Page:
March 22, 2017
March 22, 2017
This week in state tax news saw major changes debated in Hawaii and West Virginia and proposed in North Carolina, a harmful flat tax proposal in Georgia, new ideas for ignoring revenue shortfalls in Mississippi and Nebraska, an unexpected corporate tax proposal from the governor of Louisiana, gas tax bills advance in South Carolina and Tennessee, and property tax troubles in Missouri, Nevada, and New Jersey.
— Meg Wiehe, ITEP State Policy Director, @megwiehe
- The North Carolina Senate has released its preferred tax plan, a billion dollar so-called “middle-class” tax cut featuring a drop in the state’s personal and corporate income tax rates and other reductions. An ITEP analysis found the top 20 percent of North Carolinians would receive nearly half of the personal income tax cuts under the proposal despite lawmakers claiming the cuts are targeted to low- and middle-income taxpayers. The Senate’s proposal would come on top of years of tax cuts in the Tarheel state that have already reduced revenues by more than $2 billion annually.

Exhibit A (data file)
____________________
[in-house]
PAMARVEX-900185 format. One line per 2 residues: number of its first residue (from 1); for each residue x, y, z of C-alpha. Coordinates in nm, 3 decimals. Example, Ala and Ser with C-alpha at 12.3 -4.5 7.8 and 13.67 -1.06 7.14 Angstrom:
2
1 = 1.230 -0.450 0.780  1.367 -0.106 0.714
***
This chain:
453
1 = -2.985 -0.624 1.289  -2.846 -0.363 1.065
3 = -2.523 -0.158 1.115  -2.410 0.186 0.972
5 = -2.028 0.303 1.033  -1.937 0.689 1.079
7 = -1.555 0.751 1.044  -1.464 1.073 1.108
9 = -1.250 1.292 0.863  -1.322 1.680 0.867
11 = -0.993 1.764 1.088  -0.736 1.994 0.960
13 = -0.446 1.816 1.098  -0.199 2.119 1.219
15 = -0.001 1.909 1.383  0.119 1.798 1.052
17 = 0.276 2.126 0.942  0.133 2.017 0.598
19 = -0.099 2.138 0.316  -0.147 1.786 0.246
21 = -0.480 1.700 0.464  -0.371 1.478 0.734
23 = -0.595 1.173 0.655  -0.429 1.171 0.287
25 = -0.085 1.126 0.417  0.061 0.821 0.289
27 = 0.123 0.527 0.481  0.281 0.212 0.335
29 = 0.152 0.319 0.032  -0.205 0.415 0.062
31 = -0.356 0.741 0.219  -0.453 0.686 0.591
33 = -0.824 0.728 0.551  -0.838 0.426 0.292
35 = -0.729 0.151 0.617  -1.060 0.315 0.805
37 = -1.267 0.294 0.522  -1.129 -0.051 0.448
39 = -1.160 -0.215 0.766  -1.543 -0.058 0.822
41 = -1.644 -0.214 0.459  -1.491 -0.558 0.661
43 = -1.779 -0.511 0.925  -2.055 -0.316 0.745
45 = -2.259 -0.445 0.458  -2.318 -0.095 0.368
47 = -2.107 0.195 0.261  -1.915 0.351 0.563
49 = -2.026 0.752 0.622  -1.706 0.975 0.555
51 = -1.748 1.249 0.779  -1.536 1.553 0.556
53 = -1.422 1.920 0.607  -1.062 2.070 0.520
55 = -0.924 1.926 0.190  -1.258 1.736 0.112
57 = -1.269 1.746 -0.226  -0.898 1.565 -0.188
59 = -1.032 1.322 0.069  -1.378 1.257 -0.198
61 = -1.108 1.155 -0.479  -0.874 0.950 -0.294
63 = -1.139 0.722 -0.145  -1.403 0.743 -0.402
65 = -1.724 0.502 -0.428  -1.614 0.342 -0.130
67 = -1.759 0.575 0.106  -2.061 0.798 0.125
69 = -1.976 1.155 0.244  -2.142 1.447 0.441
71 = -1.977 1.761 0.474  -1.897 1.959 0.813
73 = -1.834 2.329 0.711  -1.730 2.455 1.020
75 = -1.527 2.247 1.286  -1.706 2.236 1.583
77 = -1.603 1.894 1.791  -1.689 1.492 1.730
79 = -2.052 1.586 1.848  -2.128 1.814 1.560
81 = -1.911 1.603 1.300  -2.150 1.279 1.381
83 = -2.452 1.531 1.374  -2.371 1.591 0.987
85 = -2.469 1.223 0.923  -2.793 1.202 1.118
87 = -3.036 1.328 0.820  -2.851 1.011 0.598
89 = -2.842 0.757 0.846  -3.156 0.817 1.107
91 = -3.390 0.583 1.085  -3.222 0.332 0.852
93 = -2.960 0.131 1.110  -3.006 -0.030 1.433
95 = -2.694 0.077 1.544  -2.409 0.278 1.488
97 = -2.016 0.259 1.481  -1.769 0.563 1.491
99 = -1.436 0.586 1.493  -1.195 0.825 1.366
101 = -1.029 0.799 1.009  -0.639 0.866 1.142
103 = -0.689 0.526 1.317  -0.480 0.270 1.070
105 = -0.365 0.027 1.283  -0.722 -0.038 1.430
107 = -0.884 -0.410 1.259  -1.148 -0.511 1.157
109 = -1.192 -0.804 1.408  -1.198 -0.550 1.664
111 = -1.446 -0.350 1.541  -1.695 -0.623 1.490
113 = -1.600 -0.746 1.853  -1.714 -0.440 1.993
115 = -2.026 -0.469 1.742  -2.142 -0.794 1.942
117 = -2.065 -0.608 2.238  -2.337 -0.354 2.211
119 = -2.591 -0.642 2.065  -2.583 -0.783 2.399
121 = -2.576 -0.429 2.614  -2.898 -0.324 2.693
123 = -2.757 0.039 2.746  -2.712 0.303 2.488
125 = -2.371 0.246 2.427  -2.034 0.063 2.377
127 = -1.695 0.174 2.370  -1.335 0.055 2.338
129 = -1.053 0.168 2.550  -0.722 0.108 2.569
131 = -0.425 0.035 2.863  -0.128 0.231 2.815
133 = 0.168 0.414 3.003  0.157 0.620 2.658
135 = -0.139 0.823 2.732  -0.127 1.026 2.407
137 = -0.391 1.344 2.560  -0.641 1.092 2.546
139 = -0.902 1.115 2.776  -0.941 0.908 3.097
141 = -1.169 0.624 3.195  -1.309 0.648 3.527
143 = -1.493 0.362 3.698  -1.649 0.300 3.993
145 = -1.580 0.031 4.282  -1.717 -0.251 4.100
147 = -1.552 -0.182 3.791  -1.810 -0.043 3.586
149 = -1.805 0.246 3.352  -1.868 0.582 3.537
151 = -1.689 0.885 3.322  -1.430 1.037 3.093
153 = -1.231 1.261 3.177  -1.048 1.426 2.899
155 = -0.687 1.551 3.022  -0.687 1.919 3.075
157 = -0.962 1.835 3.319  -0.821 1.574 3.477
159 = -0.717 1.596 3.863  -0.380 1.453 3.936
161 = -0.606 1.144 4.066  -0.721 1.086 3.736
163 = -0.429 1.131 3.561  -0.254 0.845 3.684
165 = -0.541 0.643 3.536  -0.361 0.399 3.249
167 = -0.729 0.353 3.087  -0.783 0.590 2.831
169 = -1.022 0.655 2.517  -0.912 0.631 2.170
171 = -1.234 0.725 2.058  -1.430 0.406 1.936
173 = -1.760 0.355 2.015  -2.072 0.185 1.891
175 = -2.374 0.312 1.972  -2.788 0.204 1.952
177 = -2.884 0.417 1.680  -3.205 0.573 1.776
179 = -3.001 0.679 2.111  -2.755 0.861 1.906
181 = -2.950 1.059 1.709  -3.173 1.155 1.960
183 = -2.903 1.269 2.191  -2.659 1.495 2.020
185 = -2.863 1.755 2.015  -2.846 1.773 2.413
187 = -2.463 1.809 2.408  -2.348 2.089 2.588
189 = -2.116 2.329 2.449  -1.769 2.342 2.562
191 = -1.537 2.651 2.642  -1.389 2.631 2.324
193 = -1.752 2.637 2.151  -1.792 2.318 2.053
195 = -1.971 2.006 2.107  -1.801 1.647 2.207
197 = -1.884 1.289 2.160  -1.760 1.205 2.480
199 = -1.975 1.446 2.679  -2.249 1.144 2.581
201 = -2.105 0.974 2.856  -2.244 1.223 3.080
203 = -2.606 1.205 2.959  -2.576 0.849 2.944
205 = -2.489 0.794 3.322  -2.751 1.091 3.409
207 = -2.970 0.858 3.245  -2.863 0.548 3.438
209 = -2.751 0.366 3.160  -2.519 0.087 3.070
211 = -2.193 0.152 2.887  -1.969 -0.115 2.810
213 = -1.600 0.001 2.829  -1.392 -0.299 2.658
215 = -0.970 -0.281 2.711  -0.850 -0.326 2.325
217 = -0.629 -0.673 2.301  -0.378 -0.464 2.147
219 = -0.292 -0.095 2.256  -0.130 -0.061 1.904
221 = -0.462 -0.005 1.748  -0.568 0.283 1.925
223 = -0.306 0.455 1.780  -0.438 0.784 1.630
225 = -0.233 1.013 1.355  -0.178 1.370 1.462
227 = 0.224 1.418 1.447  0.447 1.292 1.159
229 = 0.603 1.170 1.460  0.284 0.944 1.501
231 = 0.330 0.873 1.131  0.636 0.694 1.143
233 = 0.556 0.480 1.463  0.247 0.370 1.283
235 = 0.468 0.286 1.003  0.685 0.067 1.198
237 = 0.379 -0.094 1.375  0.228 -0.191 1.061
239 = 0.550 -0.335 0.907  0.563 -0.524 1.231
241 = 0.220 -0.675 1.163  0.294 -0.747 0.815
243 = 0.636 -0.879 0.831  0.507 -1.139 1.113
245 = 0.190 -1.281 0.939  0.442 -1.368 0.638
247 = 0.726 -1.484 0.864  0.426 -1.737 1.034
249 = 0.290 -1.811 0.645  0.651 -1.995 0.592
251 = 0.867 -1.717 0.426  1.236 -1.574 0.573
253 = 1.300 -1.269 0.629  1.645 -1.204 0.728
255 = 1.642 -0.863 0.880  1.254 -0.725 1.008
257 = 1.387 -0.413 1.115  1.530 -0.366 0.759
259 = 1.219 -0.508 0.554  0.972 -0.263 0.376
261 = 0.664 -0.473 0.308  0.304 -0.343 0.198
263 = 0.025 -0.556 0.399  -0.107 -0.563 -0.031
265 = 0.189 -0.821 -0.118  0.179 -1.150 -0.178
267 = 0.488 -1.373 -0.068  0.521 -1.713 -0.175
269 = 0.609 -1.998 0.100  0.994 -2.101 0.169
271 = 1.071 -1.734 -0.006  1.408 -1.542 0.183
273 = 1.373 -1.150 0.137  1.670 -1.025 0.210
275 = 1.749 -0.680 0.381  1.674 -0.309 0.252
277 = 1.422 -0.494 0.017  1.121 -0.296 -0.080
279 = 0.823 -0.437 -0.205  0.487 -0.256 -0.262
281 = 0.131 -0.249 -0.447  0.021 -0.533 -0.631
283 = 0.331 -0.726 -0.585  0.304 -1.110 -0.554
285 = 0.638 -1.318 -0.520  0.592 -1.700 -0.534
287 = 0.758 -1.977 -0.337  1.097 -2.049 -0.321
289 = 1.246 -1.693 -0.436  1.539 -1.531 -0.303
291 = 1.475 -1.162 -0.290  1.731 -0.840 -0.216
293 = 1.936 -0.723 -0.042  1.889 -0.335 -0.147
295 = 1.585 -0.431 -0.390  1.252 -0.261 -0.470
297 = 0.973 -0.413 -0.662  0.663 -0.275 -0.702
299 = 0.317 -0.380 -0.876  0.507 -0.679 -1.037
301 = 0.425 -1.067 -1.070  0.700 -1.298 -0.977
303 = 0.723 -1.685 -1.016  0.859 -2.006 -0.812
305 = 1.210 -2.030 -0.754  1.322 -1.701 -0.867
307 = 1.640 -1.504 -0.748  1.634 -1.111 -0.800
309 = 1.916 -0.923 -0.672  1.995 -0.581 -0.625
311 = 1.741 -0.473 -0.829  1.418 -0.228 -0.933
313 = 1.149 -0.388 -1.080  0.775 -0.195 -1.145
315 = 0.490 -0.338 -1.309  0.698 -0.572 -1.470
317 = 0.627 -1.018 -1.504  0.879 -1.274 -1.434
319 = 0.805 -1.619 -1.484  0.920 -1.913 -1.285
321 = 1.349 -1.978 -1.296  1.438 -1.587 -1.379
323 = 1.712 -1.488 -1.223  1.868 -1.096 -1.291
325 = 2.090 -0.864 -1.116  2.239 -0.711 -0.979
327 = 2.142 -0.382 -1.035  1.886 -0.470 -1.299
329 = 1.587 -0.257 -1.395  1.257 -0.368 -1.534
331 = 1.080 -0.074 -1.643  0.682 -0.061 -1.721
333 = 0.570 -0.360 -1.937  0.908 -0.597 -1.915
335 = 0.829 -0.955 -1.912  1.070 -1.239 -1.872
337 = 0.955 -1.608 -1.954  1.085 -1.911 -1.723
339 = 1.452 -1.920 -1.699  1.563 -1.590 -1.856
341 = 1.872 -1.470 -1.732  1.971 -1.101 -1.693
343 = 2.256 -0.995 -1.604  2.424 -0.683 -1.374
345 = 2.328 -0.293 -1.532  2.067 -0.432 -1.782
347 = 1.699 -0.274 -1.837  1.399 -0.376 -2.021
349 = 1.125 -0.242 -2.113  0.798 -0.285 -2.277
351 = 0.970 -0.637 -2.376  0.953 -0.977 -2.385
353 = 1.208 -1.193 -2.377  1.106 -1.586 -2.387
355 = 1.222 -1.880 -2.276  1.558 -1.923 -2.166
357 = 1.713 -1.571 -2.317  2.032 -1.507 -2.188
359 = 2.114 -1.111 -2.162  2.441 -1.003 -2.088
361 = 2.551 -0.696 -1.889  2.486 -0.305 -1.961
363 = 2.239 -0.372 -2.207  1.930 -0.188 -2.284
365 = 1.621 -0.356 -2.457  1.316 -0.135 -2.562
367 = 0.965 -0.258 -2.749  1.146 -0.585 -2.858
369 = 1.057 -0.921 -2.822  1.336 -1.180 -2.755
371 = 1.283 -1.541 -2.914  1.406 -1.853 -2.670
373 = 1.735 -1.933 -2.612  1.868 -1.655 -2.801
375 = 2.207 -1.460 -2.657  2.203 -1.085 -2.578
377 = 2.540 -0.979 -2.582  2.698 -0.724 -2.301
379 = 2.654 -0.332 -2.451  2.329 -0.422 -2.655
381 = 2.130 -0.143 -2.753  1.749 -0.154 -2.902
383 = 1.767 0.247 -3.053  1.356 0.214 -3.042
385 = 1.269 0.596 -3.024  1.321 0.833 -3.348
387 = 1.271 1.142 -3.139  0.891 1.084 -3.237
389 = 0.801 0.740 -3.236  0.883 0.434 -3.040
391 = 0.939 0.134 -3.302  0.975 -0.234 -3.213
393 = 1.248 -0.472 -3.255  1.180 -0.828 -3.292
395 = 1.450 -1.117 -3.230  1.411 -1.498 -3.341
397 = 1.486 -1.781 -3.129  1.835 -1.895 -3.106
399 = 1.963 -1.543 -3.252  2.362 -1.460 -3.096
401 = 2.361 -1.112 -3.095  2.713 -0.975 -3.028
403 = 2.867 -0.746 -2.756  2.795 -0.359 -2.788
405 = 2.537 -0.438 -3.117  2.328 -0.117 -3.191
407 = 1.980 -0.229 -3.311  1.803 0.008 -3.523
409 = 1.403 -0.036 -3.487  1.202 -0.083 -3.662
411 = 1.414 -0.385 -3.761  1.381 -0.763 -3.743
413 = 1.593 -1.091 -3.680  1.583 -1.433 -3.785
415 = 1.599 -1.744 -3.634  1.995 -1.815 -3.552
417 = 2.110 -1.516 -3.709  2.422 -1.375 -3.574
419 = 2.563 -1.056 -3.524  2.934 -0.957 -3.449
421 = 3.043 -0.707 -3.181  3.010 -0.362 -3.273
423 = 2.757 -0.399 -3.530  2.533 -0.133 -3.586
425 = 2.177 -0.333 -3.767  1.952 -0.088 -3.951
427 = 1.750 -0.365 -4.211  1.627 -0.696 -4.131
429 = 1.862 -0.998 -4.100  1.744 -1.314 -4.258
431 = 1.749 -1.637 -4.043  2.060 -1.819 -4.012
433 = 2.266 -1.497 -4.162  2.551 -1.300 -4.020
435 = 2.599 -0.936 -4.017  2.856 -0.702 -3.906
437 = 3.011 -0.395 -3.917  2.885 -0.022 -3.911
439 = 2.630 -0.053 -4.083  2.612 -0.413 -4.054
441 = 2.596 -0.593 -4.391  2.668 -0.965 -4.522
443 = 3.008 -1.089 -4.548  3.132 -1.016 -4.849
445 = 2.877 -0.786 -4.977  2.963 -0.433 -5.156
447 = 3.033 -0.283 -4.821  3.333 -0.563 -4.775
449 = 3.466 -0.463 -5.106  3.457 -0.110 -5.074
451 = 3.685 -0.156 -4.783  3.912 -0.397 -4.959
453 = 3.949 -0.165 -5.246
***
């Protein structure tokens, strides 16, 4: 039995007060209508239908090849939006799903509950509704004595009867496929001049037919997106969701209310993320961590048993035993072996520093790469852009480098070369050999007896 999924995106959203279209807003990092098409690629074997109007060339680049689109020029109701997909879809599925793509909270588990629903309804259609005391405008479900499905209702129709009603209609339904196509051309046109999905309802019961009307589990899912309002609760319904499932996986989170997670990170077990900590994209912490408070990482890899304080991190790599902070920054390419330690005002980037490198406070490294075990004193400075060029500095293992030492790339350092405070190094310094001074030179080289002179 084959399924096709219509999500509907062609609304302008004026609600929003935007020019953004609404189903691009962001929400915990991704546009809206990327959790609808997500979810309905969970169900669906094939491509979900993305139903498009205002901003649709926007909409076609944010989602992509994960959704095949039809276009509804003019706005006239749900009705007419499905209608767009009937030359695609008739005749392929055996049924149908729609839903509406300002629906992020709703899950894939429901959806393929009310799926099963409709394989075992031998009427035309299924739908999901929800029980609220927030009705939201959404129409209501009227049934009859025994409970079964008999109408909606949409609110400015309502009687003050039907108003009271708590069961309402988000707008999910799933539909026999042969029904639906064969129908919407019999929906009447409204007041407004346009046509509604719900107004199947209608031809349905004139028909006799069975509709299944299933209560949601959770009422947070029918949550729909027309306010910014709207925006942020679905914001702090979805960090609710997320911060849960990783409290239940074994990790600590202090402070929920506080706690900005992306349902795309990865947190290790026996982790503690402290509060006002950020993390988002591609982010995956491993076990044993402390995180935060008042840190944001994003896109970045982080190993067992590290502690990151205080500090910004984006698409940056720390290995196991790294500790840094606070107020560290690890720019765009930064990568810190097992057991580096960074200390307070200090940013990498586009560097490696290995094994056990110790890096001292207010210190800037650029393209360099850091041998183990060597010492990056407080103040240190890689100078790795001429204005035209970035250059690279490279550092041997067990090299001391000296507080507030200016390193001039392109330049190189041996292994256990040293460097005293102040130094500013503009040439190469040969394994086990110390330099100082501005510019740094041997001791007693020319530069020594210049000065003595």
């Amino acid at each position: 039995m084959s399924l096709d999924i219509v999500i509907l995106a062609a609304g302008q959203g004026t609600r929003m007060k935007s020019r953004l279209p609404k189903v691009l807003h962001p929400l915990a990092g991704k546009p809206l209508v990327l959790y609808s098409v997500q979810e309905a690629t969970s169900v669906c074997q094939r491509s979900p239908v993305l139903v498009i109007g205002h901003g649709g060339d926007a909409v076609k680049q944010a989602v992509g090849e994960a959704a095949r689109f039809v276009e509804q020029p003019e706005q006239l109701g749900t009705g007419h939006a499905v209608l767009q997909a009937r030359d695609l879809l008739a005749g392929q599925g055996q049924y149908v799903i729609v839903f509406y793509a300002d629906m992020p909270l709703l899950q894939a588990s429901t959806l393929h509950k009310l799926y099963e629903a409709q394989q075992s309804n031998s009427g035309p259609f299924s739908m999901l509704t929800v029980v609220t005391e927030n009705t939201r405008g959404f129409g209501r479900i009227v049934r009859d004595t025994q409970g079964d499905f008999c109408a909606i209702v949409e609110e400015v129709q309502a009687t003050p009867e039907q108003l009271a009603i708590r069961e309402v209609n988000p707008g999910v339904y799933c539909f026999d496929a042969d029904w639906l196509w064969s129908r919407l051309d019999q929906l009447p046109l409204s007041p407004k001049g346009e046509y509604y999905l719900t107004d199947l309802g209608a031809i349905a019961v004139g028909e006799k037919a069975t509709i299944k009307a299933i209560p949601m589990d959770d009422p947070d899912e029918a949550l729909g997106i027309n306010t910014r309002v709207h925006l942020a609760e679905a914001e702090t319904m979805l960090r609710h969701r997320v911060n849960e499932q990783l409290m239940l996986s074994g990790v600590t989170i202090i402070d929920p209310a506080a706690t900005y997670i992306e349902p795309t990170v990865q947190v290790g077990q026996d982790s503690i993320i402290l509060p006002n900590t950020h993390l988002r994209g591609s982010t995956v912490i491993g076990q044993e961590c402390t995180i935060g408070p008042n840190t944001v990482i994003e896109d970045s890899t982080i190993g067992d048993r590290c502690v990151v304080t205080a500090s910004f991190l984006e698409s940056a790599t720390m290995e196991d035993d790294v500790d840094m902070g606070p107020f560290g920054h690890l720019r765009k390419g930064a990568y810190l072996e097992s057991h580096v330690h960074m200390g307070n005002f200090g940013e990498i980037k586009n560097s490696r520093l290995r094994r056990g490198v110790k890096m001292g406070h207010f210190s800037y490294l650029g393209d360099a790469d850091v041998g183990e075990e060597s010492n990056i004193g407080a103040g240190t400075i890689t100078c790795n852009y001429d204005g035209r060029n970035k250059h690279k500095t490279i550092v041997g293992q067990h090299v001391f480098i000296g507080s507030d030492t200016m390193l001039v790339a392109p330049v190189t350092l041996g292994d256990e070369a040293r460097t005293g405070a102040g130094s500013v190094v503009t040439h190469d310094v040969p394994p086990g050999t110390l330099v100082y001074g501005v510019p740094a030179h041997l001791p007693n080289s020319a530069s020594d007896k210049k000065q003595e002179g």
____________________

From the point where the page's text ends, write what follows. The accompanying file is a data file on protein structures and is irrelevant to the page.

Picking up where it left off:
- Louisiana‘s Gov. Bel Edwards is out with a surprising proposal in advance of the state’s legislative session–scrap the state’s corporate and franchise taxes and adopt instead a Gross Receipts Tax (like in Ohio). This proposal comes from left field, a very different direction from reforms suggested by many groups, including the governor’s own Task Force on Structural Changes in Budget & Tax Policy. More details are expected to be released next week.